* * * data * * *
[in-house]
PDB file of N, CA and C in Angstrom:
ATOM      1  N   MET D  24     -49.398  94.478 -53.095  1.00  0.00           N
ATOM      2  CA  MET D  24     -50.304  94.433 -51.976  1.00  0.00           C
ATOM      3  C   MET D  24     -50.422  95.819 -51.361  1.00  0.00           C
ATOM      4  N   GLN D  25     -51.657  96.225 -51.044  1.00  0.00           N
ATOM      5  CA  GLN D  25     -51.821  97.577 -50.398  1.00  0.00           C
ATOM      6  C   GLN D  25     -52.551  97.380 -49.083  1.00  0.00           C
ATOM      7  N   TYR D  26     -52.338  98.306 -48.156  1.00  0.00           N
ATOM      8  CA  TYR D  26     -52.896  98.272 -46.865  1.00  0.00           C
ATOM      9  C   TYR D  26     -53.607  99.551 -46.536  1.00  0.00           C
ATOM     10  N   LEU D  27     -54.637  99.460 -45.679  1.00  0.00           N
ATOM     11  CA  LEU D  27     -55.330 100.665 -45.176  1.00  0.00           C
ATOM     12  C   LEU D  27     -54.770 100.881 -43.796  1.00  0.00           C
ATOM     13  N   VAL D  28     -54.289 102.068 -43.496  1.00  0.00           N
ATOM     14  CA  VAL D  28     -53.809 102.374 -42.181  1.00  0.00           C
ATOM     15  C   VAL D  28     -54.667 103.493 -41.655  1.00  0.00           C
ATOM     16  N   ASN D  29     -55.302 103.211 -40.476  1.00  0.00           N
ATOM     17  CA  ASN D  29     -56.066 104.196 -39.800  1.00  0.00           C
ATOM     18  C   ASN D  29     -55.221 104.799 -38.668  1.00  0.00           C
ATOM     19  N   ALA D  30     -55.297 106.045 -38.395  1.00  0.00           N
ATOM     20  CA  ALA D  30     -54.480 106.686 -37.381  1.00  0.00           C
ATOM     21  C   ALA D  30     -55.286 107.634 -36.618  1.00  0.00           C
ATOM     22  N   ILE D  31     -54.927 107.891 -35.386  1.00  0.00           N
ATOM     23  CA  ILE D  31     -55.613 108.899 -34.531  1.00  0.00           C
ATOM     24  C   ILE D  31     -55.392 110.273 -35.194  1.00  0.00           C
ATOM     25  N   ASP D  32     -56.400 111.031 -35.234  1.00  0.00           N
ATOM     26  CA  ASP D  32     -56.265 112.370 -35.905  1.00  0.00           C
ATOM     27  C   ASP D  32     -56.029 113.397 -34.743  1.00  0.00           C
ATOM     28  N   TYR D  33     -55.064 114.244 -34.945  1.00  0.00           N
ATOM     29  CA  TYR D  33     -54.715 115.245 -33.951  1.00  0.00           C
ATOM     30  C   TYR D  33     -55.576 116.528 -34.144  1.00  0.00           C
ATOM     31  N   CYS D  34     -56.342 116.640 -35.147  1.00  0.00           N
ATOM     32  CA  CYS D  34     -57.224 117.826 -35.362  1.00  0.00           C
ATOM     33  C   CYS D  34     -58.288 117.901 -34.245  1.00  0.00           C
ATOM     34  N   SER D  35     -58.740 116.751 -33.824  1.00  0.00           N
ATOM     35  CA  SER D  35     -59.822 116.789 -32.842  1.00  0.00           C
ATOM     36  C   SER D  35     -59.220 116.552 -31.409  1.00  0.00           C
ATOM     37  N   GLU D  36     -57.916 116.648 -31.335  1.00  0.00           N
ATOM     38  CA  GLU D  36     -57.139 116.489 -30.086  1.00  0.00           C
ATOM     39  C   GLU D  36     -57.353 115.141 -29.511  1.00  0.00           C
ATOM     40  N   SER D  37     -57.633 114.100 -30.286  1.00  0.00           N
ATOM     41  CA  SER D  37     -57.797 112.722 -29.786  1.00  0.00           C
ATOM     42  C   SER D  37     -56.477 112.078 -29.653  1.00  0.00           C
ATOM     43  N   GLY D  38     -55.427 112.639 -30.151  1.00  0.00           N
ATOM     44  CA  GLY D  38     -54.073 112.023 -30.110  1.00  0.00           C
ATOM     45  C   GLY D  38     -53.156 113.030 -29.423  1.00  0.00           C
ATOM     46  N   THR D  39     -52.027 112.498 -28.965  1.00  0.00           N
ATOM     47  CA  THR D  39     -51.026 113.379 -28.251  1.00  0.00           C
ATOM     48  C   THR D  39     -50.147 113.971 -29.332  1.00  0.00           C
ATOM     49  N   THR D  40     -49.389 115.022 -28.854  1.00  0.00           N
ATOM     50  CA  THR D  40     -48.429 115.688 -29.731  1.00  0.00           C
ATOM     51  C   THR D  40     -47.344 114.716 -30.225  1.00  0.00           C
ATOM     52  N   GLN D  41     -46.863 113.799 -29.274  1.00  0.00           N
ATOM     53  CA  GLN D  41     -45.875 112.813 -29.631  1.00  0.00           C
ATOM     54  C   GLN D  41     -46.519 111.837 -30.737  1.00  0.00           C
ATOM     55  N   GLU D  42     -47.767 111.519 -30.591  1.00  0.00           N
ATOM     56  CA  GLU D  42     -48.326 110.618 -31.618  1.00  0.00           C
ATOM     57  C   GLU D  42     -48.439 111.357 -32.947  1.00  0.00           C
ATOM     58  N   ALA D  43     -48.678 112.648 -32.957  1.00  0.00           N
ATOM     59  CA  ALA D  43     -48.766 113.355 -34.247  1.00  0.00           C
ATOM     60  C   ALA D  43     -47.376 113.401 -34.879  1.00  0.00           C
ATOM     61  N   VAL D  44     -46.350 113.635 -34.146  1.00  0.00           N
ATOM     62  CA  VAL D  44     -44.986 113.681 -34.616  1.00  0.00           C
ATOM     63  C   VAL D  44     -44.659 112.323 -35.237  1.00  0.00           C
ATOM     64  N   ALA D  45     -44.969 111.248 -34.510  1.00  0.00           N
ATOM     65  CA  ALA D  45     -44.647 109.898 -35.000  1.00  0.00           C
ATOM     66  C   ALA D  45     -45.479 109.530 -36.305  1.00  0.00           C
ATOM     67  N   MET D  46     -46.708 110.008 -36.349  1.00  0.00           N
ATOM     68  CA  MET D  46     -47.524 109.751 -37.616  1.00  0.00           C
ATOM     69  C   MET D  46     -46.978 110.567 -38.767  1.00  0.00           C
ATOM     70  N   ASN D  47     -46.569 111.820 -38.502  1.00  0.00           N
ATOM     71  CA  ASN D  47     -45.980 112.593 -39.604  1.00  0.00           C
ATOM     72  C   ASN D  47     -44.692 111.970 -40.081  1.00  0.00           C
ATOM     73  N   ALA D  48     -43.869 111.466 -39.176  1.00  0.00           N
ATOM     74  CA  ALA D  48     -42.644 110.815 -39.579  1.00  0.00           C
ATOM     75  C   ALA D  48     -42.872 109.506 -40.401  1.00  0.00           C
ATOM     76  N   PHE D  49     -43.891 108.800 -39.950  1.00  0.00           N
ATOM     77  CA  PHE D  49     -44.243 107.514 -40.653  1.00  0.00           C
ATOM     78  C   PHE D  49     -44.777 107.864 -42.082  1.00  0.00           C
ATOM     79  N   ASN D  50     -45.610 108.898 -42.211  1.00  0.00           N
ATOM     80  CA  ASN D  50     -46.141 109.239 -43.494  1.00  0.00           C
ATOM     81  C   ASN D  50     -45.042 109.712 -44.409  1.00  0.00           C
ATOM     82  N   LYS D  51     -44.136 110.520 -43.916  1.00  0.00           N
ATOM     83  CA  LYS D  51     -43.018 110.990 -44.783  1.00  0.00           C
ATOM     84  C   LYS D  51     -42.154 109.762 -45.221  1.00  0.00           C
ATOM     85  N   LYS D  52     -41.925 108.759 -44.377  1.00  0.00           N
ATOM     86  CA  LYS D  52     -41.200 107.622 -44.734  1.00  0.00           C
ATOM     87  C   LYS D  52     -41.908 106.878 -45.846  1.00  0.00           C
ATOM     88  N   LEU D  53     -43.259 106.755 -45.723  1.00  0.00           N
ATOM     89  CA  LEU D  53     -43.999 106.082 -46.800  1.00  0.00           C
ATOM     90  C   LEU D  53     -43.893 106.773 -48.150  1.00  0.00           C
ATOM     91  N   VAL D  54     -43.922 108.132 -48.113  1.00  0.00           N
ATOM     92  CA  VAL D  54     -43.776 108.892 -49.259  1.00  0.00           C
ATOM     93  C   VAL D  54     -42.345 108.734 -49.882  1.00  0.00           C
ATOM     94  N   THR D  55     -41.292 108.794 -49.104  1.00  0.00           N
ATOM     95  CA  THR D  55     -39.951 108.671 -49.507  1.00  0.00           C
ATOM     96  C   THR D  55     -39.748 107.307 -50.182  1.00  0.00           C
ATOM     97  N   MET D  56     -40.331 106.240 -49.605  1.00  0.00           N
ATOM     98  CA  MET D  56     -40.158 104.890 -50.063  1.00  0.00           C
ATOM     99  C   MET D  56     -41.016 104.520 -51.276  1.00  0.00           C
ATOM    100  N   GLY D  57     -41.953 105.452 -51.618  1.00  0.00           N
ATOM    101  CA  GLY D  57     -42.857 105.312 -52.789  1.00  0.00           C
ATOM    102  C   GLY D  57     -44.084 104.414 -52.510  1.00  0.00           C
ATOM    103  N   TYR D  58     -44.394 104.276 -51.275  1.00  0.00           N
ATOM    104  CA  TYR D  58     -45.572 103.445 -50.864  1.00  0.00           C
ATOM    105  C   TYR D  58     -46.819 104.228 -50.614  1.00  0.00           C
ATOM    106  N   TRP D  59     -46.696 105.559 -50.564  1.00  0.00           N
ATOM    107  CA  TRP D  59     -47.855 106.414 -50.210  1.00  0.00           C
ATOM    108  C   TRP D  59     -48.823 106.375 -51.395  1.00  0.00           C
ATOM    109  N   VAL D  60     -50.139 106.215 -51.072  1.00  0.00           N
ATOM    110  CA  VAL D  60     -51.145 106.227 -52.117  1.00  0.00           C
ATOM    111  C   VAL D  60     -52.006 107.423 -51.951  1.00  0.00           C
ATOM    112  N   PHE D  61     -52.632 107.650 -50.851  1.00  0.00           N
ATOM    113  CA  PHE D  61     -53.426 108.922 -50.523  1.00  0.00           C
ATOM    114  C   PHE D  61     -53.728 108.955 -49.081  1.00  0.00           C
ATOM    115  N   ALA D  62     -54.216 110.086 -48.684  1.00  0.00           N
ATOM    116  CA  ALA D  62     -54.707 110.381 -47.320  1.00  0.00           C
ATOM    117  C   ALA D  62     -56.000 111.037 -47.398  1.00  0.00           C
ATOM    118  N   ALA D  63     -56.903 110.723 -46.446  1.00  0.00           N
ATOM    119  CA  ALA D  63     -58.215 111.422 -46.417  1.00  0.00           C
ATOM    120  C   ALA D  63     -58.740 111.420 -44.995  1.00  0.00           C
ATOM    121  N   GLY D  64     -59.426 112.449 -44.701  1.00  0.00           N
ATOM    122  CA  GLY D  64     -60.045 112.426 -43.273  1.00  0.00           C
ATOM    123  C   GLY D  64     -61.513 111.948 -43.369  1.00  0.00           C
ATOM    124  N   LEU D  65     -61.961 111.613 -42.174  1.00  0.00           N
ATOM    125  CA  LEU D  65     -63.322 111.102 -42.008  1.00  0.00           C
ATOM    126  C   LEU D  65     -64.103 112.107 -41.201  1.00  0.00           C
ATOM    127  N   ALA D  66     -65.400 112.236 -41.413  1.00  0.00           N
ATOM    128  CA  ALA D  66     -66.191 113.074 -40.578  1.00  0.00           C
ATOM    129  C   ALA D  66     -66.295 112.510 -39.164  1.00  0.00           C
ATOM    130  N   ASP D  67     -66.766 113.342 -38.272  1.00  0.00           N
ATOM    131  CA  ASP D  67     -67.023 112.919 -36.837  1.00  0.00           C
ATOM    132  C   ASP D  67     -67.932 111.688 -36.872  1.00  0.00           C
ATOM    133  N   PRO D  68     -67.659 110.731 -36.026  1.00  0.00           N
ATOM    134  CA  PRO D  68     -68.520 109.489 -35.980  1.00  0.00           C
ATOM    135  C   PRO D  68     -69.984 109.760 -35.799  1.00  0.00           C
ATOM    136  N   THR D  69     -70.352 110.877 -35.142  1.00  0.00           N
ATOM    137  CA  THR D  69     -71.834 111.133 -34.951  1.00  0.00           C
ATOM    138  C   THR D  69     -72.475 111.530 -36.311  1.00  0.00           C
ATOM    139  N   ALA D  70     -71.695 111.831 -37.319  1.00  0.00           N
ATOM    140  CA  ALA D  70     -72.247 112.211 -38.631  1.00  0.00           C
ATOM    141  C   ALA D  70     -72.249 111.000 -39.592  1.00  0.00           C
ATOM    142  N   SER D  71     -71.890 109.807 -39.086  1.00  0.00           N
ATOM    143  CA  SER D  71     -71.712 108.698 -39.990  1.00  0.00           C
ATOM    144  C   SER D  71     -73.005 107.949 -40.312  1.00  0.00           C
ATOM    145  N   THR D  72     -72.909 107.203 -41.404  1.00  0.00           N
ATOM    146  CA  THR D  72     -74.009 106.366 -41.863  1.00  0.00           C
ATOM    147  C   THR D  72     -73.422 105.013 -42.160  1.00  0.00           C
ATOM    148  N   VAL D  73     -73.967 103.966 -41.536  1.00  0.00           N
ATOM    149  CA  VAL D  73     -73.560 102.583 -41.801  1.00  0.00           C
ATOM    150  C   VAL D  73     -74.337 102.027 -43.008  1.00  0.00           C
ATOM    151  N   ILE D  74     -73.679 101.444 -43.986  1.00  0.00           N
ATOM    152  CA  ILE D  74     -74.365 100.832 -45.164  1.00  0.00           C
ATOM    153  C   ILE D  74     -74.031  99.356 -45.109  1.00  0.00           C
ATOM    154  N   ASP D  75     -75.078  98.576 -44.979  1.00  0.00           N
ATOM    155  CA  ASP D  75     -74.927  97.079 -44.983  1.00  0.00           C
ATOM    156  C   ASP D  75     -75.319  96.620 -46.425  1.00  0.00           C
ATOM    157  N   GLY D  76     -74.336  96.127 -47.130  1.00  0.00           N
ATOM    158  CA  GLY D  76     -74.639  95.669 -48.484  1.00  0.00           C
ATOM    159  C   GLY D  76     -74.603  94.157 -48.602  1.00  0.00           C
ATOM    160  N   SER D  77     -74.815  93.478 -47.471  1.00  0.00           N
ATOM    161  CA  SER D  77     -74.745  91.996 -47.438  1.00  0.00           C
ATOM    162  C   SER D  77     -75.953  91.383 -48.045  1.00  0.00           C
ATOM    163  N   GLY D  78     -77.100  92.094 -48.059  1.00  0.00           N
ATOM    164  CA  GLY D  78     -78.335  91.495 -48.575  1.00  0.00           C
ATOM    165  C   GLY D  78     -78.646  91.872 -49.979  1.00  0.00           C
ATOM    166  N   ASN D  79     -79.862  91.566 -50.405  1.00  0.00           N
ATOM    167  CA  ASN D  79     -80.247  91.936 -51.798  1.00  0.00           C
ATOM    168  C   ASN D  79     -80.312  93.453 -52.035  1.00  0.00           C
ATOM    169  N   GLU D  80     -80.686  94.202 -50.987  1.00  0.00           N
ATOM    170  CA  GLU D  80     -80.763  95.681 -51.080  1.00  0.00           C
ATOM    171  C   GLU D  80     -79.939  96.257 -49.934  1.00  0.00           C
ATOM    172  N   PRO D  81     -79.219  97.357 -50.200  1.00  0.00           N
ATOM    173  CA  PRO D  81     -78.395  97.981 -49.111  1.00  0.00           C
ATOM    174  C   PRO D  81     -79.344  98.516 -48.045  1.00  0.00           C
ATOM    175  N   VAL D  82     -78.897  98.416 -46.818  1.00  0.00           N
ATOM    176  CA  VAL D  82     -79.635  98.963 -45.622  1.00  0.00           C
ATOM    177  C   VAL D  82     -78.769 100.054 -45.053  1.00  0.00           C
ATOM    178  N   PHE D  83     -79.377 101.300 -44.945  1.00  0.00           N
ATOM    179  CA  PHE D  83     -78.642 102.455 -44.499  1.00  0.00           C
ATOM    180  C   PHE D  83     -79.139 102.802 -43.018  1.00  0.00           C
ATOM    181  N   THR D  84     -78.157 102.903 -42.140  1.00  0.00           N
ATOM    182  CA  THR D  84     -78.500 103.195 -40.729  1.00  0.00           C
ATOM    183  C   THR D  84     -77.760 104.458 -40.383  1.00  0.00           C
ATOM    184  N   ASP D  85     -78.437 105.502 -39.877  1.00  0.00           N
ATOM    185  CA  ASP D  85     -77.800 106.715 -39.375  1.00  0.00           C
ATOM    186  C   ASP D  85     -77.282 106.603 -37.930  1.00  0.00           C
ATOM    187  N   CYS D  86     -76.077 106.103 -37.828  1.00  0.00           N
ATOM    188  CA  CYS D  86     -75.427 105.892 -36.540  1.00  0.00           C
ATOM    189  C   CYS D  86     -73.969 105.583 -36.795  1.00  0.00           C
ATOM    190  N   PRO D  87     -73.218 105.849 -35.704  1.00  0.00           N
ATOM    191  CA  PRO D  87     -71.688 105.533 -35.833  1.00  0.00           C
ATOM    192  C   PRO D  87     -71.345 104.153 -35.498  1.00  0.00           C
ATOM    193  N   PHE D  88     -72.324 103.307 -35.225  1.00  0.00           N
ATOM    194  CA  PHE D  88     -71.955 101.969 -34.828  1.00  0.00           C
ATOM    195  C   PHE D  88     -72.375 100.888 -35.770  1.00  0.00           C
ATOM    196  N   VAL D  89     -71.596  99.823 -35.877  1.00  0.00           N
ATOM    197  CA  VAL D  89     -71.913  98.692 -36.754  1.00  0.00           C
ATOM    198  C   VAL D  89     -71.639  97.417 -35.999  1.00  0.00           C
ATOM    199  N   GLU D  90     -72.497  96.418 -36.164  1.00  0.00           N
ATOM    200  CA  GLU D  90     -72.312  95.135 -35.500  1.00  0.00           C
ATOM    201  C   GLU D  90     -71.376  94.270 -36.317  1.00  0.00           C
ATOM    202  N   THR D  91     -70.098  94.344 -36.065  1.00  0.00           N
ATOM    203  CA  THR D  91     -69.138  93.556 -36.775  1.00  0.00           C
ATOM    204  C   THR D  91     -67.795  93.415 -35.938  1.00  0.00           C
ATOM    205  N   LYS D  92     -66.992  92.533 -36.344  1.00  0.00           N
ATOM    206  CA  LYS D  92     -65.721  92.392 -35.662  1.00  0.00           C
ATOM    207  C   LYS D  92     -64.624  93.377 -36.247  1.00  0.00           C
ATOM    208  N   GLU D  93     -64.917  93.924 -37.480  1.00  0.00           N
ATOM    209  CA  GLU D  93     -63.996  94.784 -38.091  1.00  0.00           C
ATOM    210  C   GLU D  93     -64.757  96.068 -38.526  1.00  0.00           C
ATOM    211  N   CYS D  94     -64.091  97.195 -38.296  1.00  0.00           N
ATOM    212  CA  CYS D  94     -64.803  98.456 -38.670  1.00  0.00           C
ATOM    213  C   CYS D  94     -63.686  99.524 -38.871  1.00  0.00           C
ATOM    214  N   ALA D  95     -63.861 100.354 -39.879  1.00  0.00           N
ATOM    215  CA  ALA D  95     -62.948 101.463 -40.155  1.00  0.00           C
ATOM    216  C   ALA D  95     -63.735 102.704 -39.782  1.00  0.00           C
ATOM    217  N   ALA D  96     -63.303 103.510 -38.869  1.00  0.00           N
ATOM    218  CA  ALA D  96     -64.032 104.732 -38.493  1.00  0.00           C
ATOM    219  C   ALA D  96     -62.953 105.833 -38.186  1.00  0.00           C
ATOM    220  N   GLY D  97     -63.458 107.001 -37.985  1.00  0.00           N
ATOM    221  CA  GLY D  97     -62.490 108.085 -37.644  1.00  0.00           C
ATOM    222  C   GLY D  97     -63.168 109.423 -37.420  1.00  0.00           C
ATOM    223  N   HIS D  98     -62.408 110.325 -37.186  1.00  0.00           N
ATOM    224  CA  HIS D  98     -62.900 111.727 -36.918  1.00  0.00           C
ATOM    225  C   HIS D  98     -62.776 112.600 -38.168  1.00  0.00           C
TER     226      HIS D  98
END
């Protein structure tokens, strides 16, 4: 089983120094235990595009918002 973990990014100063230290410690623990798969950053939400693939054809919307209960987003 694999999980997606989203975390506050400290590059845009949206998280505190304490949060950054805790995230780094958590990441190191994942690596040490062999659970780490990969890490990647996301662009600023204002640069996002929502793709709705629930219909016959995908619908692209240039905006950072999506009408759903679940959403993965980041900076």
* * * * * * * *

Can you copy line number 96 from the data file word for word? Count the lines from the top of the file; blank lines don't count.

ATOM     94  N   THR D  55     -41.292 108.794 -49.104  1.00  0.00           N